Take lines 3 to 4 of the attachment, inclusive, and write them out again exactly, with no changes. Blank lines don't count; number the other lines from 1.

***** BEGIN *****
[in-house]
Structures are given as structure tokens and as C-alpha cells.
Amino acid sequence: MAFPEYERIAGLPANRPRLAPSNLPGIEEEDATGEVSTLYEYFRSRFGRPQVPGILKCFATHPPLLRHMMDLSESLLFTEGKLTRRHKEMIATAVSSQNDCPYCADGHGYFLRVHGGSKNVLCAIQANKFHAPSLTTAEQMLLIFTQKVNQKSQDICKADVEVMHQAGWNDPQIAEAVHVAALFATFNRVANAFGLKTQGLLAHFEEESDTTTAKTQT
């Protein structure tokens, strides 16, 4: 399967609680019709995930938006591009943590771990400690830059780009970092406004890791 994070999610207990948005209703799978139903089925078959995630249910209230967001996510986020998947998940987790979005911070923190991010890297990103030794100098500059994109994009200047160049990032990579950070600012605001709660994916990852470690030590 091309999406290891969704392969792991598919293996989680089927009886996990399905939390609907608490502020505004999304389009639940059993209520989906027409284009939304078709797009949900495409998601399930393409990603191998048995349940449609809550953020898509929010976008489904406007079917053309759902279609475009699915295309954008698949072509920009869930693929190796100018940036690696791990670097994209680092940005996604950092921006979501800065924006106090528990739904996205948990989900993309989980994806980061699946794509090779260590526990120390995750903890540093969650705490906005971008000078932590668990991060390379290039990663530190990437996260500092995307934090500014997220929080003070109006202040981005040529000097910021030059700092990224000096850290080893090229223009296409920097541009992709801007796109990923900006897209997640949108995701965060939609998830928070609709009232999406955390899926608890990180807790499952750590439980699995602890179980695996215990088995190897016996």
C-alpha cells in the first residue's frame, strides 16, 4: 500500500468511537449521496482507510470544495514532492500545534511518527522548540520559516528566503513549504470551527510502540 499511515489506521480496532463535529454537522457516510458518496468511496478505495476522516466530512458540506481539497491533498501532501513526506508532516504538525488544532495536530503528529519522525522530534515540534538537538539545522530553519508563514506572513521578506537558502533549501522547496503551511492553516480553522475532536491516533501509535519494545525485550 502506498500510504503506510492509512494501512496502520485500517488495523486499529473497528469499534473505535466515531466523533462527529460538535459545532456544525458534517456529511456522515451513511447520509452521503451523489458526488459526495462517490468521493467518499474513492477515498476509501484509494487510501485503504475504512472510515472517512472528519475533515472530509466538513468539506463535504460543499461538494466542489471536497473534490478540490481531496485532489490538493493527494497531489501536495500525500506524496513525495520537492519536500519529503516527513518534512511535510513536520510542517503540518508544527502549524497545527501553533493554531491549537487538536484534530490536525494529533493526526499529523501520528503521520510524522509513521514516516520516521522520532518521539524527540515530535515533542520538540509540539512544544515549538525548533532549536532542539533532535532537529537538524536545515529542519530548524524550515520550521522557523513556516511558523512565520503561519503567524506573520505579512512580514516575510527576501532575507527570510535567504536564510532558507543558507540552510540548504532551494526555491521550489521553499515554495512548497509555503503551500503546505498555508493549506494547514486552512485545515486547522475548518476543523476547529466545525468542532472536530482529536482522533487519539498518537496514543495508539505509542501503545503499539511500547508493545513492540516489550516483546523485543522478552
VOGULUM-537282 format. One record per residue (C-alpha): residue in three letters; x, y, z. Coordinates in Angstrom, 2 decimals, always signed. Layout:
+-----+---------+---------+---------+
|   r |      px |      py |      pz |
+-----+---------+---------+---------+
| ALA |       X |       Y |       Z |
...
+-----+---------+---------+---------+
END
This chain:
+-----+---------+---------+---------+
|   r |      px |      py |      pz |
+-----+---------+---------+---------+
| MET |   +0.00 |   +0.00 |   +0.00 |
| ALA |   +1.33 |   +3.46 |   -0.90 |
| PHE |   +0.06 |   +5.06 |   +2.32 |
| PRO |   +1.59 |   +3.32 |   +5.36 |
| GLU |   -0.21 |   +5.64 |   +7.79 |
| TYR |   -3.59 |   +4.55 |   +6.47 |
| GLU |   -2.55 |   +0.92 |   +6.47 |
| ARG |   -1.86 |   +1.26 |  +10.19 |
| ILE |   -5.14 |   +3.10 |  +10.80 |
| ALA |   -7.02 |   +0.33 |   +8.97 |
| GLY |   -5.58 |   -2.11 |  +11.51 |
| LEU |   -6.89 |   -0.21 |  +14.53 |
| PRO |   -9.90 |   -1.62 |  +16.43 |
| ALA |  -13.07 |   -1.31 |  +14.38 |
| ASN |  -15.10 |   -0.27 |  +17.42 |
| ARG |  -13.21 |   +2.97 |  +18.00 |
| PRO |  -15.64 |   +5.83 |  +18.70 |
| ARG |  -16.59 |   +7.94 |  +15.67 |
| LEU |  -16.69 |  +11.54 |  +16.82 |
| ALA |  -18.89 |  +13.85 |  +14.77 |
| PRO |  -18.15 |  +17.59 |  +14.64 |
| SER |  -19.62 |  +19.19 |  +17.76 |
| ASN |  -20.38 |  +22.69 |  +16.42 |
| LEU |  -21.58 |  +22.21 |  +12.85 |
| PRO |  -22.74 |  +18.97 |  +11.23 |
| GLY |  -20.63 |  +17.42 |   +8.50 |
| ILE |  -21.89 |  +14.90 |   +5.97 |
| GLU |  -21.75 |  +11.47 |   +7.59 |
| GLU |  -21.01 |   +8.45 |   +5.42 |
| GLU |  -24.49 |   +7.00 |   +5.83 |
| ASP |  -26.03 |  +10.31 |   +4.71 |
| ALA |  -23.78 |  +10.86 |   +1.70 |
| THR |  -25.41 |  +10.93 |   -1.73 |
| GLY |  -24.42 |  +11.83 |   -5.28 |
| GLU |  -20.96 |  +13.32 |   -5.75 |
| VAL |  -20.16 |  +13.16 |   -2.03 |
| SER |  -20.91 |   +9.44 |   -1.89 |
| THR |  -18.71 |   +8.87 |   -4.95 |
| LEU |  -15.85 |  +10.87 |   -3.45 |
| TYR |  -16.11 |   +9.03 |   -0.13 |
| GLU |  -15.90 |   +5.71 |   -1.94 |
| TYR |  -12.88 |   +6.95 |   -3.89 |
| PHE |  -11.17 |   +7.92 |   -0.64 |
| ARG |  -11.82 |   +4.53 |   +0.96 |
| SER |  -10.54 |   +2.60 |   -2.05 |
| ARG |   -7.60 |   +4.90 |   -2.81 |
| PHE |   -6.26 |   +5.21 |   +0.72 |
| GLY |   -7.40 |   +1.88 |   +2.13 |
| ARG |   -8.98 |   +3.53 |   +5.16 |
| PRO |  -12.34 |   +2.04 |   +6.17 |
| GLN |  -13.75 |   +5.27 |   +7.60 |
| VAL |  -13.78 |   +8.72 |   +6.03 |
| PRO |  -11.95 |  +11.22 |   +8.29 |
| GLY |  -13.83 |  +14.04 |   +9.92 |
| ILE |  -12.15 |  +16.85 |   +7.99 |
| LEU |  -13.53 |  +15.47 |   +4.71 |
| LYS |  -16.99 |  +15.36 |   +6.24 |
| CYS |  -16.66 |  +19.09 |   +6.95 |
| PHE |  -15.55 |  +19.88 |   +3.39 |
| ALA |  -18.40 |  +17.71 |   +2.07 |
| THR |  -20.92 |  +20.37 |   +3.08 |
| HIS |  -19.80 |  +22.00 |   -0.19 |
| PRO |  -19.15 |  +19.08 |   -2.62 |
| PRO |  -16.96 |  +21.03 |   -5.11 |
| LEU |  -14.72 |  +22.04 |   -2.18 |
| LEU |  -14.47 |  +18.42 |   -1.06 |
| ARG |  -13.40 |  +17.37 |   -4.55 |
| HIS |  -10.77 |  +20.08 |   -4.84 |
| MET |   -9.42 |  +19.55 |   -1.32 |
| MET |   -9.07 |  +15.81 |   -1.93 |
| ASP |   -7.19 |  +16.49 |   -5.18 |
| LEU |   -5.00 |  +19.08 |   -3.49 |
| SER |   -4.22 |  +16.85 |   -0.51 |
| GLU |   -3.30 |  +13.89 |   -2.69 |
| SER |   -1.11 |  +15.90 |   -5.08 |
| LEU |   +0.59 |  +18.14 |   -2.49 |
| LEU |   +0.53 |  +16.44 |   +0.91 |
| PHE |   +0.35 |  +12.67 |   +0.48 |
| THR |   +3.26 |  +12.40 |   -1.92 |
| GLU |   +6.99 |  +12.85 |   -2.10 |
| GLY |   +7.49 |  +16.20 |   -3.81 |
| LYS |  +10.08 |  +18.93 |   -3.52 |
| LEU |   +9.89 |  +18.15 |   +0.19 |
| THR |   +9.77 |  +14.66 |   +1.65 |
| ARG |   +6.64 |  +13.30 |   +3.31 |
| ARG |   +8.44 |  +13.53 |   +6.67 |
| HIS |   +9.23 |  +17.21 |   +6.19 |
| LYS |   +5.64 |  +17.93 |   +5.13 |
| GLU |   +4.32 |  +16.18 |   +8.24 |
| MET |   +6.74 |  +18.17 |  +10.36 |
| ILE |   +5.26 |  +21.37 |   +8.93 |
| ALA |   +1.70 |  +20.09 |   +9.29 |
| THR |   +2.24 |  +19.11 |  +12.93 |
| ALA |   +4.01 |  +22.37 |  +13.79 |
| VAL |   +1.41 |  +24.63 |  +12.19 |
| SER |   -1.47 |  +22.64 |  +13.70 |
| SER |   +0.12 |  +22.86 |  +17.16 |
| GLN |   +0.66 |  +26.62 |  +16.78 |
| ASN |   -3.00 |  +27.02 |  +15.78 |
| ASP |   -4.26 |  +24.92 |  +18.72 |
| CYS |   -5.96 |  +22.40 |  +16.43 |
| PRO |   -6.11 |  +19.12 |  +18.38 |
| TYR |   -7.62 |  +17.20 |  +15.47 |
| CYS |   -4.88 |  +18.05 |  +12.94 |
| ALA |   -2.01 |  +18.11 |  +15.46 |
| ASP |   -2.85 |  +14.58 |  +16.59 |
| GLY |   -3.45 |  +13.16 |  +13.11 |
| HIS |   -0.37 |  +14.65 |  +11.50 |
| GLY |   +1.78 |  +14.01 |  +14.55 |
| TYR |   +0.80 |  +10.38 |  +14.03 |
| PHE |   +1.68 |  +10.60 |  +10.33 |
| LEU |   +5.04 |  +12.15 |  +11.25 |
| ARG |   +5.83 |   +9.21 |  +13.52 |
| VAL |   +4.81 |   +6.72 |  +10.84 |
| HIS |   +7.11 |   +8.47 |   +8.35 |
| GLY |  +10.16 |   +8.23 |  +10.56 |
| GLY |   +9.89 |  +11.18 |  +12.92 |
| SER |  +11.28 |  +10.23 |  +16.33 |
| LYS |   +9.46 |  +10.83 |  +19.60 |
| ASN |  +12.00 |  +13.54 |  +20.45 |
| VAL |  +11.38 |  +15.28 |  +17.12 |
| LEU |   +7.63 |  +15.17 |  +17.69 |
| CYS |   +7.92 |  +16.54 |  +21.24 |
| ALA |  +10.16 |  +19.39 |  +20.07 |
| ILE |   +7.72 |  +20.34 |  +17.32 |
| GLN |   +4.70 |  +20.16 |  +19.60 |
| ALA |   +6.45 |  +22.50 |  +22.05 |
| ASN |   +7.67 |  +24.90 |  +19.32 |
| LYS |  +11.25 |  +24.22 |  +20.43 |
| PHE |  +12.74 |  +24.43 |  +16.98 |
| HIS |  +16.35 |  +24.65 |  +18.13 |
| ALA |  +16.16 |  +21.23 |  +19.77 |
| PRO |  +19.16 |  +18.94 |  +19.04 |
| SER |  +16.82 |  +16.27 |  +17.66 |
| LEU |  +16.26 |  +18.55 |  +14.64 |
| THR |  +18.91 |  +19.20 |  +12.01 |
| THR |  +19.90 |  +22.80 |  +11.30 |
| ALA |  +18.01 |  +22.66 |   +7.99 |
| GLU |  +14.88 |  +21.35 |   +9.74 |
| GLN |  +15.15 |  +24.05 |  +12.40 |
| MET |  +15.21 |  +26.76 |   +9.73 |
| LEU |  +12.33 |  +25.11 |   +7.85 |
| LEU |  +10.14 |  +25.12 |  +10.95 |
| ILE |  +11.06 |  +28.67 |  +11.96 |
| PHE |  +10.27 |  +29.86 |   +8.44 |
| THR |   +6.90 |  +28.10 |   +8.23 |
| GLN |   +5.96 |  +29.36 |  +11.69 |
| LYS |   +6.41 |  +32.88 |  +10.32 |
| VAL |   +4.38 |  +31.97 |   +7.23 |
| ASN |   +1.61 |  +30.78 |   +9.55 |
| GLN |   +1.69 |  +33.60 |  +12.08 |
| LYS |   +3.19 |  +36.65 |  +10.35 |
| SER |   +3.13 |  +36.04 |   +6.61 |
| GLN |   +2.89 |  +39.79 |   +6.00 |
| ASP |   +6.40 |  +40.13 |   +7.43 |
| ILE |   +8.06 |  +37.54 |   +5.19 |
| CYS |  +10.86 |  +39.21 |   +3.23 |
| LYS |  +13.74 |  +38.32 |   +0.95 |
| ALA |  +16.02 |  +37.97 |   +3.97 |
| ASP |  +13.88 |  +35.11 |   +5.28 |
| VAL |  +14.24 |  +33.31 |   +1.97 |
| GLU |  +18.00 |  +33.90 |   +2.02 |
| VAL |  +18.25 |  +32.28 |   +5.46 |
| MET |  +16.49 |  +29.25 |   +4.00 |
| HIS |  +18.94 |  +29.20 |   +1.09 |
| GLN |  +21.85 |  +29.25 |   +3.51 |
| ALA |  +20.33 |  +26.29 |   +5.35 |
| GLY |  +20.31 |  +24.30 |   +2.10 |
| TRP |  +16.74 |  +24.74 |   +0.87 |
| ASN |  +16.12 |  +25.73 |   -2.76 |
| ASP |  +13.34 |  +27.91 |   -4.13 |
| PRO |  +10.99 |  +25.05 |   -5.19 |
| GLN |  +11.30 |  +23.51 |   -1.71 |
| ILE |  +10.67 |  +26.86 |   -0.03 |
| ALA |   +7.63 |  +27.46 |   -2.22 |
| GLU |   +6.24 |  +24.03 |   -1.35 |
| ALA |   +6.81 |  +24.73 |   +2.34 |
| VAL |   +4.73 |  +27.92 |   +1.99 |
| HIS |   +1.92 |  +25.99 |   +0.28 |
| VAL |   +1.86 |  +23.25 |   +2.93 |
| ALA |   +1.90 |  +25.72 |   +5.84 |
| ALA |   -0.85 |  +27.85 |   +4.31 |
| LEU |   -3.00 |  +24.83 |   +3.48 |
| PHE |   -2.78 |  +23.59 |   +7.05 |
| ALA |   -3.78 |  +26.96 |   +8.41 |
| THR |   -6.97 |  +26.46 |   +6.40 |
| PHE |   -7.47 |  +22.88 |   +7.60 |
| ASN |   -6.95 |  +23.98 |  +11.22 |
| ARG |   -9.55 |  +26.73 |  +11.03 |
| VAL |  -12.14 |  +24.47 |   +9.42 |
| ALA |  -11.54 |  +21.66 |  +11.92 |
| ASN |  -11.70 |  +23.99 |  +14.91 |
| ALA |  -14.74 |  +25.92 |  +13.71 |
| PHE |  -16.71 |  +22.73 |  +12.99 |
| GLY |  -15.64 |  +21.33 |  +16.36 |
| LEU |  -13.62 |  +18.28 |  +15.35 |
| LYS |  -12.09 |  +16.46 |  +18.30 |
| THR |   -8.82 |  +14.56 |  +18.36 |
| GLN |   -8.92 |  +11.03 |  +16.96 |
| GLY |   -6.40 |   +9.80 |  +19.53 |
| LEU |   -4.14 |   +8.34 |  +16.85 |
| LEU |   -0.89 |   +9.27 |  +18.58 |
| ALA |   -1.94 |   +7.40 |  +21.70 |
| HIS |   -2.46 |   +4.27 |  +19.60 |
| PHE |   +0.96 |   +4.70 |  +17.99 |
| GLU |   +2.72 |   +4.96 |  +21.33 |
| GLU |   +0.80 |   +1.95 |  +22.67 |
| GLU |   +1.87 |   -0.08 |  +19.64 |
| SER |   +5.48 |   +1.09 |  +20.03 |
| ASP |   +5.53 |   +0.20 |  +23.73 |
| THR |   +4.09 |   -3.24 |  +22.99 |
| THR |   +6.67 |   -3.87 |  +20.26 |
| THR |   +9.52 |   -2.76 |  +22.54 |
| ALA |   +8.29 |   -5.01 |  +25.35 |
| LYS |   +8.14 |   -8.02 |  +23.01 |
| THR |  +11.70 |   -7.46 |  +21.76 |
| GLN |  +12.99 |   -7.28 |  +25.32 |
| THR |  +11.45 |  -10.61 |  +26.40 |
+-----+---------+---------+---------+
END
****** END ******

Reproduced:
Amino acid sequence: MAFPEYERIAGLPANRPRLAPSNLPGIEEEDATGEVSTLYEYFRSRFGRPQVPGILKCFATHPPLLRHMMDLSESLLFTEGKLTRRHKEMIATAVSSQNDCPYCADGHGYFLRVHGGSKNVLCAIQANKFHAPSLTTAEQMLLIFTQKVNQKSQDICKADVEVMHQAGWNDPQIAEAVHVAALFATFNRVANAFGLKTQGLLAHFEEESDTTTAKTQT
């Protein structure tokens, strides 16, 4: 399967609680019709995930938006591009943590771990400690830059780009970092406004890791 994070999610207990948005209703799978139903089925078959995630249910209230967001996510986020998947998940987790979005911070923190991010890297990103030794100098500059994109994009200047160049990032990579950070600012605001709660994916990852470690030590 091309999406290891969704392969792991598919293996989680089927009886996990399905939390609907608490502020505004999304389009639940059993209520989906027409284009939304078709797009949900495409998601399930393409990603191998048995349940449609809550953020898509929010976008489904406007079917053309759902279609475009699915295309954008698949072509920009869930693929190796100018940036690696791990670097994209680092940005996604950092921006979501800065924006106090528990739904996205948990989900993309989980994806980061699946794509090779260590526990120390995750903890540093969650705490906005971008000078932590668990991060390379290039990663530190990437996260500092995307934090500014997220929080003070109006202040981005040529000097910021030059700092990224000096850290080893090229223009296409920097541009992709801007796109990923900006897209997640949108995701965060939609998830928070609709009232999406955390899926608890990180807790499952750590439980699995602890179980695996215990088995190897016996």